New York hip-hop, an oral history source within architectural scholarship
‘Cough up a lung, where I’m from, Marcy son, ain’t nothing nice…’ – Jay-Z. Author’s own photograph, 2013.
A subculture created by Black and Latino men and women in late 1970s New York, Hip-hop from the very beginning has been closely related to the urban environment. Space has various functions in hip-hop music, and its potential to express a group identity is central to its importance and power. Hip-hop artists have used lyrical narrative to illustrate the relationship between culture and music and the built environment. Accordingly, Hip-hop music provides one of the main sources within popular culture for a sustained analysis of the diverse experiences of living in these urban environments. The aim of this dissertation is to analyse hip-hop music as an oral performance of written word that becomes material evidence of an architectural historiography. My dissertation focuses on New York City’s built environment, artists and music from 1980 to 2000.
WHERE I’M FROM (1997) BY JAY–Z.
Marcy Public Housing comprises twenty-seven low-rise, six-story cruciform brick buildings. Hip-hop artist Jay-Z often references his childhood experiences growing up in this part of Brooklyn during the 1980s and 1990s. Hip-hop Historian and author Murray Forman explains that 'part of what was at stake during this period of recorded rap was not merely a retelling of ghetto stories, but recuperation and recasting of the meaning of black life in ‘the hood’. Physical space takes on human form and social import.’ To Forman’s point, Jay-Z’s social relations were clearly carved in the permanence of concrete and brick, as he explains:
The shadowy bench-lined inner pathways that connected the twenty-seven six-story buildings of Marcy Houses were like tunnels we kids burrowed through. Housing projects can seem like labyrinths to outsiders, as complicated and intimidating as a Moroccan bazaar. But we knew our way around.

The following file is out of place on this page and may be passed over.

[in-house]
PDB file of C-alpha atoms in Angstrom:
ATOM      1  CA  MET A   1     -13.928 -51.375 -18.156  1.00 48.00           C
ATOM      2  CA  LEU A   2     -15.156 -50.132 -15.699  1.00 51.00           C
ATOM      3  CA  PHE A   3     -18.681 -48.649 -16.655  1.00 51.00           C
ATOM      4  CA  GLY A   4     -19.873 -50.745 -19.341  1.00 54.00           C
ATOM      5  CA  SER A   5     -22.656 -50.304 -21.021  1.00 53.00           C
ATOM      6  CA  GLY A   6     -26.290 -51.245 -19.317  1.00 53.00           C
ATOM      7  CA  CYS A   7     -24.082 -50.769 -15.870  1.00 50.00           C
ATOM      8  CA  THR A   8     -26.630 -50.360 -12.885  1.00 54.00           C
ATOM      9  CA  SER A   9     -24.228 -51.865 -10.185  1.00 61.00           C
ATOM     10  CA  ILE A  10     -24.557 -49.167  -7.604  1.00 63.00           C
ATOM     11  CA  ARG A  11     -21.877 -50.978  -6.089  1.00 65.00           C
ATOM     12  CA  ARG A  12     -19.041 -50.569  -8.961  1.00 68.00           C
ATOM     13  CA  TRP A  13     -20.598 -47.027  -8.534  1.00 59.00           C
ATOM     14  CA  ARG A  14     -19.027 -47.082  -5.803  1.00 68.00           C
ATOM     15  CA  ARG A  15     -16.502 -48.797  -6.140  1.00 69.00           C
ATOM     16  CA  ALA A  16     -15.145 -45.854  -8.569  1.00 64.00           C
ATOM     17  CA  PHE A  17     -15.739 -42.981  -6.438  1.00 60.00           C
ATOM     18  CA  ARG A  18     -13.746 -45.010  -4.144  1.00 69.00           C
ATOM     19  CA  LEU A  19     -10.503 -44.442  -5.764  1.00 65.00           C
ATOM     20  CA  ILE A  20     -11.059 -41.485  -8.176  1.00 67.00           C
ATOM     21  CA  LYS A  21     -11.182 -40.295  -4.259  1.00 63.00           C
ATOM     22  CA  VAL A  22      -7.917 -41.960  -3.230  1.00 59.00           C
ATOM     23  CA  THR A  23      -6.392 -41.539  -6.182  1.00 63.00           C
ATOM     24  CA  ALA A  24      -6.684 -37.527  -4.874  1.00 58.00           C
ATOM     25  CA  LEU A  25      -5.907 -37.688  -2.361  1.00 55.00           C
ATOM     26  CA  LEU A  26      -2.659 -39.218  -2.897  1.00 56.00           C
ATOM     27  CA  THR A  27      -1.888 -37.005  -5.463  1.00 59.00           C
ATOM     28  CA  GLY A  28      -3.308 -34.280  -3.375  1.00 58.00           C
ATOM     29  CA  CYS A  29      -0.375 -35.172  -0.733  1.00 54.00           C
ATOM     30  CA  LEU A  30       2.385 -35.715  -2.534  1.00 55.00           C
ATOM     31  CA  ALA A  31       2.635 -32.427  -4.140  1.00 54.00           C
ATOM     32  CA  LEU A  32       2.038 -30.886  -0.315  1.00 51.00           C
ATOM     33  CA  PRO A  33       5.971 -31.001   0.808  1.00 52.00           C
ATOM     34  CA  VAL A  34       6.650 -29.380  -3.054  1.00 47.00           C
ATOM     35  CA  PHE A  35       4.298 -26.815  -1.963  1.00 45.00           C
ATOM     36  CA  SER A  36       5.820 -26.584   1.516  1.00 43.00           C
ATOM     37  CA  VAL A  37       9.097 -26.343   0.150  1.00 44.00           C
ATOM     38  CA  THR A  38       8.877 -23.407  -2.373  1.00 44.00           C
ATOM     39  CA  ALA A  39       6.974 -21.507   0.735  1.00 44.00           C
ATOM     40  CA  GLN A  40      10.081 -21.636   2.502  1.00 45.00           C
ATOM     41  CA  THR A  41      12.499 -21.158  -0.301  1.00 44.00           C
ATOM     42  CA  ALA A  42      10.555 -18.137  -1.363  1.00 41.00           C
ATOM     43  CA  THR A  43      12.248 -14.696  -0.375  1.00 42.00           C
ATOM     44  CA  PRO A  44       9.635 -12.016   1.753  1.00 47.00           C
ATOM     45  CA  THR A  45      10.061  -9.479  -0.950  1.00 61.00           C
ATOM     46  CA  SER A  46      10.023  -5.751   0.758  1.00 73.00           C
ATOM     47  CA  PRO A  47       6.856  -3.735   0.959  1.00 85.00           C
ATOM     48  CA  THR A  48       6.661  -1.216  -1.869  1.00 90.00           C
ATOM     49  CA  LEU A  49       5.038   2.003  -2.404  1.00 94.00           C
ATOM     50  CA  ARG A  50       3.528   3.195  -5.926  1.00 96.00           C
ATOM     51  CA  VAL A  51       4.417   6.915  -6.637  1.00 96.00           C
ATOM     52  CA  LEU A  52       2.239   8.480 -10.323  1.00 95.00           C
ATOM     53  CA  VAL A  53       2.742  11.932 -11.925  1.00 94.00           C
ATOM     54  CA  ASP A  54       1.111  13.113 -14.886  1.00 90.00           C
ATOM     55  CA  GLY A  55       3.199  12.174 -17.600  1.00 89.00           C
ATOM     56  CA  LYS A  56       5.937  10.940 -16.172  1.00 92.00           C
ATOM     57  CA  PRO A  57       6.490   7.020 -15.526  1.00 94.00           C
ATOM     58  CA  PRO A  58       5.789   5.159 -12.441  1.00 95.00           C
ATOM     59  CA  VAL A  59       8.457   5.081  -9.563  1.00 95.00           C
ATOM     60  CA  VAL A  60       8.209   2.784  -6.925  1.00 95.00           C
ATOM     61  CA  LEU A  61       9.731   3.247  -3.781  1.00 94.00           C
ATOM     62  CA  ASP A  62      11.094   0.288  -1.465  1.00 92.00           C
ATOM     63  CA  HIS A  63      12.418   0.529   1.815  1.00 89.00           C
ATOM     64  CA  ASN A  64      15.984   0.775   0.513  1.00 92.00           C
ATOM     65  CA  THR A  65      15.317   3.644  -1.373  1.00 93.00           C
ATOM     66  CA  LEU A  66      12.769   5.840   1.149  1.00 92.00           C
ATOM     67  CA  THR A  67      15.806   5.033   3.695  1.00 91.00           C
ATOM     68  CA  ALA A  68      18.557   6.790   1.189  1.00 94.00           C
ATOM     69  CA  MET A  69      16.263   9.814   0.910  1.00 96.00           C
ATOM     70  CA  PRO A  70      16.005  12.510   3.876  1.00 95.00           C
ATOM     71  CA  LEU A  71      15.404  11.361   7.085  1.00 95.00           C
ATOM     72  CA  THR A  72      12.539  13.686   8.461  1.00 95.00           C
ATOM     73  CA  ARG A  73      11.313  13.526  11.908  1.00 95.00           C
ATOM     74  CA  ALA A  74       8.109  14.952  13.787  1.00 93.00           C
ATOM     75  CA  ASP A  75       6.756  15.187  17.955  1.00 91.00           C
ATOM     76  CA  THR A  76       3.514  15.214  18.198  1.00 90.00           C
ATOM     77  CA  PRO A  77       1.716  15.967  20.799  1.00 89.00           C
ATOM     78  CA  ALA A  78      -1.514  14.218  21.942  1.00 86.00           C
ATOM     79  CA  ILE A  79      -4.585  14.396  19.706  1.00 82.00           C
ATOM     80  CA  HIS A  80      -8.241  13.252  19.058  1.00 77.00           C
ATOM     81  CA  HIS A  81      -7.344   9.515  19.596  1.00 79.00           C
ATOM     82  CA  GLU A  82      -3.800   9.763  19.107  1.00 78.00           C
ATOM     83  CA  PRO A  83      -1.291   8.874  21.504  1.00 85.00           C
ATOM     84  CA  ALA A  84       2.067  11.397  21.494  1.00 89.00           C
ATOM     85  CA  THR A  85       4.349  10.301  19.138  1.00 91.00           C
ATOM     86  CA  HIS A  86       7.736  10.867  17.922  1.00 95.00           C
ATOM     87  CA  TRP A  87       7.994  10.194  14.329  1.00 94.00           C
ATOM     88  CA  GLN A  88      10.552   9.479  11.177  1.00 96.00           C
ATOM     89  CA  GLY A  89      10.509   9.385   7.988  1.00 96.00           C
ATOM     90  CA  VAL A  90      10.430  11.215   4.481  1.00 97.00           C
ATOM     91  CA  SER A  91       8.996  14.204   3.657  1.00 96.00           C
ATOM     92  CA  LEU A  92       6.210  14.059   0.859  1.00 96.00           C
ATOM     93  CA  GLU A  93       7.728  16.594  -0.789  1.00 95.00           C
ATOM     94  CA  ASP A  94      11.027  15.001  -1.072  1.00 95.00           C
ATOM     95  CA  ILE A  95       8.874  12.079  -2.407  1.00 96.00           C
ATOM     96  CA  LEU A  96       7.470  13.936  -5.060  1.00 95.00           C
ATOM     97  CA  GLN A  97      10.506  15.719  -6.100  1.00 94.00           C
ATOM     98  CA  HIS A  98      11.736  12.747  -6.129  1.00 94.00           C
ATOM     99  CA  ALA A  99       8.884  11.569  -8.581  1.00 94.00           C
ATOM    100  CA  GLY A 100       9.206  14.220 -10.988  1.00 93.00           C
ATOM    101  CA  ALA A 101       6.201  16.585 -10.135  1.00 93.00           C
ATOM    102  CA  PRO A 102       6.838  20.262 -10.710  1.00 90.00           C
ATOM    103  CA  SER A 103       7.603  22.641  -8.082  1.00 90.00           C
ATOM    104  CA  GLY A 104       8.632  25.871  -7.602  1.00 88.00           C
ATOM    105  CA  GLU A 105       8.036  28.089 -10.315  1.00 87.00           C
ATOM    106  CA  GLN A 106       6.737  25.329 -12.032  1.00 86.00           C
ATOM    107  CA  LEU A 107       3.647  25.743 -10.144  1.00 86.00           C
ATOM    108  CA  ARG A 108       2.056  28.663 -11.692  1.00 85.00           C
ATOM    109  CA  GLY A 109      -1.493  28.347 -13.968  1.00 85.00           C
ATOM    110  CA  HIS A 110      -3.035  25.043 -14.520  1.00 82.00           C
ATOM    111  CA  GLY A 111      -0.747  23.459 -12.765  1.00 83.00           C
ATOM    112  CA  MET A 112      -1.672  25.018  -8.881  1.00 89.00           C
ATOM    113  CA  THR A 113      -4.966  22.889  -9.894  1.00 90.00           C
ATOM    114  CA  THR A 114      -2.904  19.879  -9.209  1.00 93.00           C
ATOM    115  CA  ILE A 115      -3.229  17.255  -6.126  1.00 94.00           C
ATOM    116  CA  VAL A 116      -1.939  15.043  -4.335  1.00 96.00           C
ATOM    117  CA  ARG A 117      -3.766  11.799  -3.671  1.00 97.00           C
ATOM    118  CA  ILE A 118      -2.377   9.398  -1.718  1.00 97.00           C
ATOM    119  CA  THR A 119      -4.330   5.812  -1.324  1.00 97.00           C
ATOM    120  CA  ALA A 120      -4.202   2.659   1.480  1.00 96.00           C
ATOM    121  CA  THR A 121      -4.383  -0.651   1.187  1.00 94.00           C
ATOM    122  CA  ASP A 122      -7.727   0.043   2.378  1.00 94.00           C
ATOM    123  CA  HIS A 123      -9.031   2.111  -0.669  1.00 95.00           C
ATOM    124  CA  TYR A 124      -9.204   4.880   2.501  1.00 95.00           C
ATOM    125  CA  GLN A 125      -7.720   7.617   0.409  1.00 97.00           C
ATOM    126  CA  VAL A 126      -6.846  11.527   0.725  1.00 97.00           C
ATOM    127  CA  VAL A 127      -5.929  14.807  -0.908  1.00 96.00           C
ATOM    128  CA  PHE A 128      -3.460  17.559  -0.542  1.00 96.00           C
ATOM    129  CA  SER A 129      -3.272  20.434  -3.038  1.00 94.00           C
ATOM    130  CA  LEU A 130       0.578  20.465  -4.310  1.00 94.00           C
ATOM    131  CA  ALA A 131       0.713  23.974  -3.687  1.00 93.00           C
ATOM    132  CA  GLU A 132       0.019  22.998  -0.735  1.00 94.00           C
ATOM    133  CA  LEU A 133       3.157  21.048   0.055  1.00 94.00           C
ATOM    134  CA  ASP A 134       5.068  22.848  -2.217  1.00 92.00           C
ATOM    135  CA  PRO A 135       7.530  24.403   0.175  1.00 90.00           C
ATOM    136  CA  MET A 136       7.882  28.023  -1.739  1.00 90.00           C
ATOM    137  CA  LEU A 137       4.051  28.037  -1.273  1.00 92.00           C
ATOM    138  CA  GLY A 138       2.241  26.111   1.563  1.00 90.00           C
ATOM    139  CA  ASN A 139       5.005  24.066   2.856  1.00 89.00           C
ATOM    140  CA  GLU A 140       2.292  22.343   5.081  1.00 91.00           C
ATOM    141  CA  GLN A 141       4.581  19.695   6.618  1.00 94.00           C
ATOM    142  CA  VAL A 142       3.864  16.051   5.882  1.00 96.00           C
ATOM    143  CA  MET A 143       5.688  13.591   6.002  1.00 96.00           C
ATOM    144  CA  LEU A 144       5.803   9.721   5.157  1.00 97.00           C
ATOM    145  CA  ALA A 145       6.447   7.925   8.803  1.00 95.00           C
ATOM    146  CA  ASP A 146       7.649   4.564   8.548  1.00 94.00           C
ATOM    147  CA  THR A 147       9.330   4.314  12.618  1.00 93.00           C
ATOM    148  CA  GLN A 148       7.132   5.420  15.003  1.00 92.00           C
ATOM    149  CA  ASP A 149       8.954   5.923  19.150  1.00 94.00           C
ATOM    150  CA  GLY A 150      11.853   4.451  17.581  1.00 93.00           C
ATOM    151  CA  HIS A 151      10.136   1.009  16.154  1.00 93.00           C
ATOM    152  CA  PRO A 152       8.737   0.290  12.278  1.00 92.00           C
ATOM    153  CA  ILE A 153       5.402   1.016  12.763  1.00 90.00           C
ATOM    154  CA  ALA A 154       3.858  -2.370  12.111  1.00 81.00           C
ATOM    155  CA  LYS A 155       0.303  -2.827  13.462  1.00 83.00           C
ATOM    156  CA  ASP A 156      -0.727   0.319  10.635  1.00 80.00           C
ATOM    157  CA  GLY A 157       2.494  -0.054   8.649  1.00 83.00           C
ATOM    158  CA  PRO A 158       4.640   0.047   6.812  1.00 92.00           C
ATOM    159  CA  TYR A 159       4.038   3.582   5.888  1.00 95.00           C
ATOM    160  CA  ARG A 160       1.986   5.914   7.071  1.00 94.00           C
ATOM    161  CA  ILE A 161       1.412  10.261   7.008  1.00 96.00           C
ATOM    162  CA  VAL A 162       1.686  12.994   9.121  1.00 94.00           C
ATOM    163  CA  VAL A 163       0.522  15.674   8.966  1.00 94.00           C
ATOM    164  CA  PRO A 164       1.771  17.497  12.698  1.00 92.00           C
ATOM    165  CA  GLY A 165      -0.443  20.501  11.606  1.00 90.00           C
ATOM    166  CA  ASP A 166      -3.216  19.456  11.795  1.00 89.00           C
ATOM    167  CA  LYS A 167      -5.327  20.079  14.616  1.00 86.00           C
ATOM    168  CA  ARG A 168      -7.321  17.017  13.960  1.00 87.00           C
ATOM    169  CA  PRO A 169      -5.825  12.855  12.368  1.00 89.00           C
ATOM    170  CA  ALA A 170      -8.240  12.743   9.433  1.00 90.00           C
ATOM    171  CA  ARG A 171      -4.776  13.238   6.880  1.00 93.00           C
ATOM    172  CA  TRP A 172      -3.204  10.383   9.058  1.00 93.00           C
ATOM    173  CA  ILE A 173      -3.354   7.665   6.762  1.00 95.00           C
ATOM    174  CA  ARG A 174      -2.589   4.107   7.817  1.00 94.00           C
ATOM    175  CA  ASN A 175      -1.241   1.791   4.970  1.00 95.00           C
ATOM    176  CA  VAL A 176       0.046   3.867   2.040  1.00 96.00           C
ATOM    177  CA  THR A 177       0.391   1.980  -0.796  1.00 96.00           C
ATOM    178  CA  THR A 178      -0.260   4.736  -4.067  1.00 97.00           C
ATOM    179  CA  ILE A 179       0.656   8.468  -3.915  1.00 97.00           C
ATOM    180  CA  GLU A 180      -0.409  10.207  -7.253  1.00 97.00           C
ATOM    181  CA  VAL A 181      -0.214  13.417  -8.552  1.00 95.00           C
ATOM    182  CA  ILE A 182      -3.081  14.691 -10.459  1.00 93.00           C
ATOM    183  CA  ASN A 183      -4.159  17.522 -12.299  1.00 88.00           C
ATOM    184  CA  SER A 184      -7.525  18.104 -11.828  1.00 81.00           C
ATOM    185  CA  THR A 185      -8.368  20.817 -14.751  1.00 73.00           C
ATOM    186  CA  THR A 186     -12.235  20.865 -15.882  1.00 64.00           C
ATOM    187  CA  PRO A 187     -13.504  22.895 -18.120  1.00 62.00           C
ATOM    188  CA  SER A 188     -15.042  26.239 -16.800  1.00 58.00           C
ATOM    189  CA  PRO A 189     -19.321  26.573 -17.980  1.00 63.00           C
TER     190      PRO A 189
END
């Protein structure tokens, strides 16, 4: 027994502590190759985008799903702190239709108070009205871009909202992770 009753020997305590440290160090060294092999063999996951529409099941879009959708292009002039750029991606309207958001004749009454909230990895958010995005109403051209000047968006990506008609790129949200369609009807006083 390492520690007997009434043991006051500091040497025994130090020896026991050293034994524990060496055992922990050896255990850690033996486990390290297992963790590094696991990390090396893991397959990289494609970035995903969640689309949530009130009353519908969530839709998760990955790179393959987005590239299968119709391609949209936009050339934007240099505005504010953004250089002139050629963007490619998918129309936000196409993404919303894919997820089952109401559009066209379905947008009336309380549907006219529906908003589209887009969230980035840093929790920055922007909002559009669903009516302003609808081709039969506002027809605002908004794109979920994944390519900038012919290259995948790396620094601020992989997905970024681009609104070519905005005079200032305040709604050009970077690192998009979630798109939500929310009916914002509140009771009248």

The ‘orientalist’ reference to the exotic impenetrable labyrinth of the ‘Moroccan bazaar’ in relation to Jay-Z’s own built environment in Brooklyn is very striking. Especially in the ‘othering’ of the spatial organisation of Marcy Houses through its comparison with an unfamiliar cultural space. Projects like Marcy Houses were built partially out of goodwill and as an affirmation of the potential for renewal of the capitalist system and order along liberal humanitarian lines. However, by the time these Le Corbusier ‘tower in the park’ inspired buildings were open for public use they were already seen as obsolete. In Jay-Z’s ‘Where I’m from’ he interprets living in projects like Marcy as a struggle between survival and death:
“I’m from where the liquor stores and the base dwell/ And government? Fuck government! Niggas politick theyselves/Where we call the cops the A-Team/'Cause they hop out of vans and spray things/And life expectancy so low we making out wills at eighteens…
I'm up the block, around the corner and down the street/From where the pimps, prostitutes and the drug lords meet/We make a million off of beats, 'cause our stories is deep…